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To the Moon by Percy Bysshe Shelley


"To the Moon" is a poem written by Percy Bysshe Shelley. In this writing, Shelley personifies the moon. He first says that it is pale and then asks if it is weary of being lonely while wardering the sky by itself (since it's "a different birth"), and always changing.

This poem is made up of six lines put into only one stanza. It contains the rhyme scheme ABABCC. The final two lines are not rhymed perfectly. The shorter lines are made up of seven syllables while the longer lines switch between eleven and ten.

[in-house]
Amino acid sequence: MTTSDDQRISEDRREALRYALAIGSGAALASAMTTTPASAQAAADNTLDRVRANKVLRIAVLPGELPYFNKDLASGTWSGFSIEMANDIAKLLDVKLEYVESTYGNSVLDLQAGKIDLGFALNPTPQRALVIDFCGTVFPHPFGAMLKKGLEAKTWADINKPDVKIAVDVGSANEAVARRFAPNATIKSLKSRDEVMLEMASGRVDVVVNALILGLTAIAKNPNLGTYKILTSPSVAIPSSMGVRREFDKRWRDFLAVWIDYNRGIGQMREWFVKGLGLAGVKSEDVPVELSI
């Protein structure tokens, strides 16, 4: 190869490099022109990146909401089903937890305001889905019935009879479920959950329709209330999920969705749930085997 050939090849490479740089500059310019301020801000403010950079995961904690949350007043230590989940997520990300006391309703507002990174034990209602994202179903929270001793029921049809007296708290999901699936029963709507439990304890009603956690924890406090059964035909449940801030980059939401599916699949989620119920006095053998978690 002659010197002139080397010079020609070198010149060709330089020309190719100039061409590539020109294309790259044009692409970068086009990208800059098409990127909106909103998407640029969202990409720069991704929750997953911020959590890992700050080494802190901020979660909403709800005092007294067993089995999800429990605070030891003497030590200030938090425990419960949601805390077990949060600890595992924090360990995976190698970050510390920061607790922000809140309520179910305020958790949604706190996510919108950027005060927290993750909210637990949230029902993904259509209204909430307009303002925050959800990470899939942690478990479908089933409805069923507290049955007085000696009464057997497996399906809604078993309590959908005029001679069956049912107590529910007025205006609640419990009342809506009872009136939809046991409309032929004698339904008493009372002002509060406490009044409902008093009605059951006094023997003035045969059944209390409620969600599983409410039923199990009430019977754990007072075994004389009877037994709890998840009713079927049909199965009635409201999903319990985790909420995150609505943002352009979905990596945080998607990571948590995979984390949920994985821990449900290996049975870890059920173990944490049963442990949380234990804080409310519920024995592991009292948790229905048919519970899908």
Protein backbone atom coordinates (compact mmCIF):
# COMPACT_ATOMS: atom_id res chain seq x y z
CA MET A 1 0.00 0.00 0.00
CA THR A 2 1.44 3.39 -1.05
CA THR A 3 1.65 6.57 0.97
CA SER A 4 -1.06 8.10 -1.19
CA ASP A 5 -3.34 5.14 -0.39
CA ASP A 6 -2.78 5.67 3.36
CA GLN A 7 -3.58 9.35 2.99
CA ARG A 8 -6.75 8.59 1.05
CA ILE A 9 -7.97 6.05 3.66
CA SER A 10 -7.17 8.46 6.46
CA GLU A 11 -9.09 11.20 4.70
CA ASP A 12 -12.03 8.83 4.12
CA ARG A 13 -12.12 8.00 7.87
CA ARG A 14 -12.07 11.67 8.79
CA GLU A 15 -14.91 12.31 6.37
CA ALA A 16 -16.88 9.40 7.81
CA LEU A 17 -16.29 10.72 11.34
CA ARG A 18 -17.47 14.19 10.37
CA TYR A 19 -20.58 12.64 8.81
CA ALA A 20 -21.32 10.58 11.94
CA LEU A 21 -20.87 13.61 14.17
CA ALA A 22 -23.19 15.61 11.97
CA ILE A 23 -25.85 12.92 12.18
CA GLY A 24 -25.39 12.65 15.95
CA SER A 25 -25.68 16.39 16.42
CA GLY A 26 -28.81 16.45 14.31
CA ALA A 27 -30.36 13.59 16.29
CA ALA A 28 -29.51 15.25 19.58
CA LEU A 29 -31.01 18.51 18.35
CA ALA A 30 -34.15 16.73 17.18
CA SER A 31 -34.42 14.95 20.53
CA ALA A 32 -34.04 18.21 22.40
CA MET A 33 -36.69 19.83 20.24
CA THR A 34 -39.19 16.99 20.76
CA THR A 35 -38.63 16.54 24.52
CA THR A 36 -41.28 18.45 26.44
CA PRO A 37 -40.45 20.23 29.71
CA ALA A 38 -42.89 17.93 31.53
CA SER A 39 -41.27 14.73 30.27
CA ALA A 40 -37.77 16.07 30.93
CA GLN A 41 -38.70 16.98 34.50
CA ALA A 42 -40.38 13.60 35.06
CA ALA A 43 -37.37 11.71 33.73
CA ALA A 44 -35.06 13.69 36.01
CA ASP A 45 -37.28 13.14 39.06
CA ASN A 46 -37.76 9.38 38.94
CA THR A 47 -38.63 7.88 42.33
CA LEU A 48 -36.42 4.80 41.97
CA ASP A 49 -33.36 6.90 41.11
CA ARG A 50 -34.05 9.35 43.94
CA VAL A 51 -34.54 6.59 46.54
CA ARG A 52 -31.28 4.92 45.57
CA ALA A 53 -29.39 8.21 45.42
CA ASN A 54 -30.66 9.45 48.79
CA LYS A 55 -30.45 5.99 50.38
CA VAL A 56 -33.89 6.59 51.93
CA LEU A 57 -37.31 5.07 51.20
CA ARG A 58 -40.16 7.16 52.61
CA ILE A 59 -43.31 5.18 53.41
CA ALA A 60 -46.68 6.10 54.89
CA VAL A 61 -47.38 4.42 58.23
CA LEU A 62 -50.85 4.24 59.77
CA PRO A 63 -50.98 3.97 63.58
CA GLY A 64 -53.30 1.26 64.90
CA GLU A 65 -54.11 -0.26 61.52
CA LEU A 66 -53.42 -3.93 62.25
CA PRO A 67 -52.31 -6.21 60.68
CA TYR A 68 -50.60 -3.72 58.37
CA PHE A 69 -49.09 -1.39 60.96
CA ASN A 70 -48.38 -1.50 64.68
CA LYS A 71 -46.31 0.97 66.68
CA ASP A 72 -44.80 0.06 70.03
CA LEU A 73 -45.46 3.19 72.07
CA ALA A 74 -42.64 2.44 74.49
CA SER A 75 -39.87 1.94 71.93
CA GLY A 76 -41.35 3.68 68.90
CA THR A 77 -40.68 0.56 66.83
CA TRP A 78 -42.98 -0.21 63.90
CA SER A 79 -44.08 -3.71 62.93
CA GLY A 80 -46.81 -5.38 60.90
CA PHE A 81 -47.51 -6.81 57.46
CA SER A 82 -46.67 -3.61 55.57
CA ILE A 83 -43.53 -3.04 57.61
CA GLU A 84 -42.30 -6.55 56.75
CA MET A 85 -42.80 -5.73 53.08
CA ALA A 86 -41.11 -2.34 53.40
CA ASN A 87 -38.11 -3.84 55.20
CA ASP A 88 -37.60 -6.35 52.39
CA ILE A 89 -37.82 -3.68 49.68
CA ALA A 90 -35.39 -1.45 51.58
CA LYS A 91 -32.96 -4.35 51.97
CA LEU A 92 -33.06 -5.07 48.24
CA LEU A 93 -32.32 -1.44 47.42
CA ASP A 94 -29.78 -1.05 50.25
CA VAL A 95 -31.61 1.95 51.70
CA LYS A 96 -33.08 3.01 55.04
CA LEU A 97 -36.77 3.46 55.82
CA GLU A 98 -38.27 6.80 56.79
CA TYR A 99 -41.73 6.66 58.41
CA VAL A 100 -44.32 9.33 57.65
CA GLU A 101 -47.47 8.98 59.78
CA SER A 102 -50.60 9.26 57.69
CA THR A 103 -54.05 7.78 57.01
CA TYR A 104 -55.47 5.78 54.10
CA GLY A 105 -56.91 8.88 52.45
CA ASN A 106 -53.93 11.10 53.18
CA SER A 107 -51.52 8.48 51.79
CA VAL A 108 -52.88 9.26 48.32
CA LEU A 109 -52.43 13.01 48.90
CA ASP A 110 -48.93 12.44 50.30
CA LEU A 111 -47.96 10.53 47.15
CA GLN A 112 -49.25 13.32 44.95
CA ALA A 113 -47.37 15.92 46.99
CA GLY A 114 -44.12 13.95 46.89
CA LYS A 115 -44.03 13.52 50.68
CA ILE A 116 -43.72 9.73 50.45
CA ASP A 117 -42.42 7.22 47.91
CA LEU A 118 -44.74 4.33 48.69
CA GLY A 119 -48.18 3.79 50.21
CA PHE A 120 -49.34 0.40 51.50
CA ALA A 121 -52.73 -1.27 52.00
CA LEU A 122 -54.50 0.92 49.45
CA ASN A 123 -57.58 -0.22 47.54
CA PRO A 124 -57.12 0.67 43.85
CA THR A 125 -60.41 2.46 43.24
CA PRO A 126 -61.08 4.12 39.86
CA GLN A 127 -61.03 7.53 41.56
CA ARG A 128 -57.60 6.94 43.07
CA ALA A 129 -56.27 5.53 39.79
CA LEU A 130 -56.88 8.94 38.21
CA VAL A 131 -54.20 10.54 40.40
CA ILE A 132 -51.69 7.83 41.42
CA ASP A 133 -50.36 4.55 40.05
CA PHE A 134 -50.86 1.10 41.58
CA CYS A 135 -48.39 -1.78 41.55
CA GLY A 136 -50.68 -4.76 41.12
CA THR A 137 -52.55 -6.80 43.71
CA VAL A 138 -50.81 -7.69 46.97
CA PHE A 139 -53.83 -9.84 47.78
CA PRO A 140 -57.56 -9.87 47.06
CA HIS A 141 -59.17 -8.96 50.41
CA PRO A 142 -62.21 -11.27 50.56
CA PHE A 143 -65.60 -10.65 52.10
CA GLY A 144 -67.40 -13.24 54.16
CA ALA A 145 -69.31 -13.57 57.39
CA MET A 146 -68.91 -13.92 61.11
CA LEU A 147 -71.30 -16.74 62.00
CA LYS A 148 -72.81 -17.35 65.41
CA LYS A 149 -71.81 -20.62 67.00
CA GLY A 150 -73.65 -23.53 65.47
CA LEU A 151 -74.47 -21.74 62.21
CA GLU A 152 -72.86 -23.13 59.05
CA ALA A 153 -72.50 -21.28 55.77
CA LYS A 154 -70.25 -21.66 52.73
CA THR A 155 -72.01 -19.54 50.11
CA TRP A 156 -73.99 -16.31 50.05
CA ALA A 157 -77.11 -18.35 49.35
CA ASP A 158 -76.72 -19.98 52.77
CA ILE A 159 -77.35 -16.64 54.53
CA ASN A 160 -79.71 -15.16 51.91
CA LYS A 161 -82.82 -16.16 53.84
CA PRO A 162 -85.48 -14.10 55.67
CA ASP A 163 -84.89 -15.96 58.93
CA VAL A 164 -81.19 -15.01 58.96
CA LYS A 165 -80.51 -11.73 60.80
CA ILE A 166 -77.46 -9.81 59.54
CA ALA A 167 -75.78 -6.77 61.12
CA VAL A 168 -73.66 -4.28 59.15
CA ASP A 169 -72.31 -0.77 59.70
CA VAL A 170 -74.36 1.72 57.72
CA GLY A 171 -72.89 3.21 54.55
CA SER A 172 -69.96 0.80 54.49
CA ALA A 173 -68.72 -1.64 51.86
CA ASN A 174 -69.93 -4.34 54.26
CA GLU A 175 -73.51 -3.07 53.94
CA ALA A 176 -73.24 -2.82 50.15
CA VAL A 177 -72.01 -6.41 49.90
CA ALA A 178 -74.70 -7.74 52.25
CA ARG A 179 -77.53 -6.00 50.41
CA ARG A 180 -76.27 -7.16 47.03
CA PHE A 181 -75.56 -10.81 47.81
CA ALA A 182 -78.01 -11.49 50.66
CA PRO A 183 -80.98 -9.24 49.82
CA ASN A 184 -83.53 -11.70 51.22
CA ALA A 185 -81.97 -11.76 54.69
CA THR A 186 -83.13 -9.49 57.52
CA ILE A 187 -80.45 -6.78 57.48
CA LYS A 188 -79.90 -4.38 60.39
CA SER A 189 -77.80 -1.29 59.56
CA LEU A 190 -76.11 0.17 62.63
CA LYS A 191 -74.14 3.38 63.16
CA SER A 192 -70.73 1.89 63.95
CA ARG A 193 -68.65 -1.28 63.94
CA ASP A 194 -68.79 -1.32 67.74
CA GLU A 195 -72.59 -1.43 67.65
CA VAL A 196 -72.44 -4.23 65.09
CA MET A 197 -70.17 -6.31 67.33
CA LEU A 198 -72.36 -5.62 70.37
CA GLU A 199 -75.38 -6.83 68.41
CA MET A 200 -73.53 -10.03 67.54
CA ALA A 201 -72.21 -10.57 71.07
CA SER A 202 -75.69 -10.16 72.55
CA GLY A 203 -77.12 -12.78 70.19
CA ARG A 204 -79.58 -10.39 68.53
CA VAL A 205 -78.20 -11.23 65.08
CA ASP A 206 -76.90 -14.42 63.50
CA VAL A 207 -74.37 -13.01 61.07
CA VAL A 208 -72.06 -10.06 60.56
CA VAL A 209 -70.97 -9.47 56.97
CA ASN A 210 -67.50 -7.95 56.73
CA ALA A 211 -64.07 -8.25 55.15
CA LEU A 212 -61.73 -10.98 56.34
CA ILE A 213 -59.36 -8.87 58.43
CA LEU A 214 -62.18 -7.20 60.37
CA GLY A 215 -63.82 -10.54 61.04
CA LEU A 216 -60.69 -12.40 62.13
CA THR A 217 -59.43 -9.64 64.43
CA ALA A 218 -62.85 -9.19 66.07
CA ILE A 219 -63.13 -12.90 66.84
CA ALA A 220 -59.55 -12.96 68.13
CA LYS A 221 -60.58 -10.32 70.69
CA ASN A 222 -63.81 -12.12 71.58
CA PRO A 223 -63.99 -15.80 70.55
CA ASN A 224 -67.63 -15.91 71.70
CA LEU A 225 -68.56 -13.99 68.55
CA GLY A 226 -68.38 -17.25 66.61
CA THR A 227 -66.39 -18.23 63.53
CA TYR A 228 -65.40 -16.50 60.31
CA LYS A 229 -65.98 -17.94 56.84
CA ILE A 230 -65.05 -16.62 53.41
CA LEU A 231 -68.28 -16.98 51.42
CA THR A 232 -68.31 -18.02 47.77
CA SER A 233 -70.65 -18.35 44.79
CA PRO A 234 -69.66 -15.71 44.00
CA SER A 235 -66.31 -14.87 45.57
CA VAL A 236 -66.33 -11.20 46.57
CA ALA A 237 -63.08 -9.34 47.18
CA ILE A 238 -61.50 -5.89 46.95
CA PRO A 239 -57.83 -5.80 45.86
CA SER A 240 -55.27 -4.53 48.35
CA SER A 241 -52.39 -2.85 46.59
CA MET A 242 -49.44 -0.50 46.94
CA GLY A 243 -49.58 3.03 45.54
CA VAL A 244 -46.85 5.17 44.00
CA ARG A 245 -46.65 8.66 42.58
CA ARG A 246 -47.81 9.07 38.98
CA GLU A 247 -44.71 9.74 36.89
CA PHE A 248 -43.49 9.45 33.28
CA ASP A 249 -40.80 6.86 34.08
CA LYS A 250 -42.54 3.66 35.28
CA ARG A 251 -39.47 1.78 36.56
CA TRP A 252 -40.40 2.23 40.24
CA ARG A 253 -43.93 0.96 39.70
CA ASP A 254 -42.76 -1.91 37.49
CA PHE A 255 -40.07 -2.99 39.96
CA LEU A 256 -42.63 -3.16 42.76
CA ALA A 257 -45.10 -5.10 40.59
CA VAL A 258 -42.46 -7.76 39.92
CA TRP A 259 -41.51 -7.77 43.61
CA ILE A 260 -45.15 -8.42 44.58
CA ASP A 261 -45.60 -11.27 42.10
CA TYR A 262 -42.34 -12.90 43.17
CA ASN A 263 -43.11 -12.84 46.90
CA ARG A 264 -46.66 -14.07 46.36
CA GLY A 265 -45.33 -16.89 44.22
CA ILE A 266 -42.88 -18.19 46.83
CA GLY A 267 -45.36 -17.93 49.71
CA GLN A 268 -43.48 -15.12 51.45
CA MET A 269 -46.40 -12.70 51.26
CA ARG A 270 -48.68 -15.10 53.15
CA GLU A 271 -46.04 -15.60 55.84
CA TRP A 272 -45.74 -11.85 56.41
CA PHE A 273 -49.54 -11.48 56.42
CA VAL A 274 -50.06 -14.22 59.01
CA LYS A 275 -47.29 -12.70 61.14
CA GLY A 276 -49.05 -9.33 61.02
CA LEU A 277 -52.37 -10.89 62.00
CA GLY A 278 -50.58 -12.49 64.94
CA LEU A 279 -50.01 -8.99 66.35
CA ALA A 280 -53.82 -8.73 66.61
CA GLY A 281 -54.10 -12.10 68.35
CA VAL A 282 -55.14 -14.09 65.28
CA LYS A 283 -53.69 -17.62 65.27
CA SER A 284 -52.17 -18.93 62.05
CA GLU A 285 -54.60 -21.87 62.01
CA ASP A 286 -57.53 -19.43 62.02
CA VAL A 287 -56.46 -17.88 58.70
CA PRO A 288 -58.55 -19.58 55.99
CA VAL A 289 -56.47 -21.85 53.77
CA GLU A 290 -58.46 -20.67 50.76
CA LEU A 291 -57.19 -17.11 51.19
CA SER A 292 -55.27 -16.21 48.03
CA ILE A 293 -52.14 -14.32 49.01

To the Moon

Art thou pale for weariness
Of climbing heaven and gazing on the earth,
Wandering companionless
Among the stars that have a different birth, -
And ever changing, like a joyless eye
That finds no object worth its constance.

Next: To Wordsworth
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Literary Movement
Romanticism, 18th Century

Night, Sky, Being Alone

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